We are entering our fourth year of Syrian revolution. Some people are probably wondering now why I still call it a revolution. Because one thing which the mighty epic of the people in Syria has taught me: not to accept the statements and presumptions from others about us. Not to approve on the stereotypical thought of what is going on and what we really are by adopting the callings, names and analysis of what is happening to us. Not accepting the justifications of why most humanity do not care, nor the different rot masks used to hide the ugliness and pretend that things will be solved before Syria is totally become a wreck.
I really don’t know what to talk about anymore, what to say, what to do. Not just all have been said and done, but all have been suffered and did the best, scarified and prayed, cried and accepted compromises. Yet, it is never enough as many insist to look at us while their eyes are shot. Do we still need to have faith in humanity anymore? If so why we are not considered worthy as humans.
The death wheel swirl steadily into our fourth year, I am empty of words, I sat today and forced myself to exhume what have been left inside my inner scream for a while. Silence prevails in me. Is my voice more effective than the sound of a growling stomach of a starved Syrian? A sound that is persistent and loader than arms. Is my words more effective than the lost gaze of a child saw the gates of hell open before him?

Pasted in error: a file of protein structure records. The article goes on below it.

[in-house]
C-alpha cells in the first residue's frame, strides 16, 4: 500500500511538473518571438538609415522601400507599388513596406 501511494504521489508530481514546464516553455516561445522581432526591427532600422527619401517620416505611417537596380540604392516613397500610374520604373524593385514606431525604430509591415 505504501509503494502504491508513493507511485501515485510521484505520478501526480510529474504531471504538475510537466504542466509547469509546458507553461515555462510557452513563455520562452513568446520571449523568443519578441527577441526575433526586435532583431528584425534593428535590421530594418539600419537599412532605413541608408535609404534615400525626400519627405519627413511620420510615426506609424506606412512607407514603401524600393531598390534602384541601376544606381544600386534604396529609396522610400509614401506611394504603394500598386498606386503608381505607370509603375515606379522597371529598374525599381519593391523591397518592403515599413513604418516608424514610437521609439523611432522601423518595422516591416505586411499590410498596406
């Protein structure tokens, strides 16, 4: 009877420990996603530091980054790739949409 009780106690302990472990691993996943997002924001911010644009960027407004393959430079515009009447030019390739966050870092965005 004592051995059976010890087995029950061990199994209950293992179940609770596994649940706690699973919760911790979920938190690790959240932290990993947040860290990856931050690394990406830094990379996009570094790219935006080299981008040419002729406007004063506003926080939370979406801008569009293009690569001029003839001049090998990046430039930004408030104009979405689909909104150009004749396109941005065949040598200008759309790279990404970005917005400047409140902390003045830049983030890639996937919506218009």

Remembering the first days of the revolution, the most beautiful faces I ever saw in my life. The most angelic voices sang for freedom and dignity. The mythical humans that gave it all for others to live. It was a journey to the core of the human soul, where God and Satan inhabit. It is not me to say if the journey worth losing all as my losses were insignificant compared to a Syrian homeless orphan child exploited in a refuge country. But it is my concern to ferociously defend this child, and his weeping mother, and his detained and tortured brother, and his raped sister, and his murdered father, and his bigger brother that decided to fight to get with his own hands the lost justice. Those who knows me know that I am not neutral in matters of rights, dignity and justice. In the Syrian case the monster is clear and obvious, no mistake about that.
If things finally resolved, does the world expect us to celebrate in jubilation and thank the mercy that came upon what is left of us? Will we be happy when we finally turn from numbers to actual living beings?
I am haunted with silence these days each time I think of my Syria. What more can one say?
In the upcoming three days, we will commemorate the end of our third year and entering our fourth year. Syrians will have the same controversy about the exact date of the uprising: 15 or 18 of March. But it doesn’t matter to me, I commemorate the memory of the martyrs from the first young men killed in Deraa city, to the inhaled soul of a Syrian killed as you read these words.
Time became more loathed as it devouring my voice leaving me mute.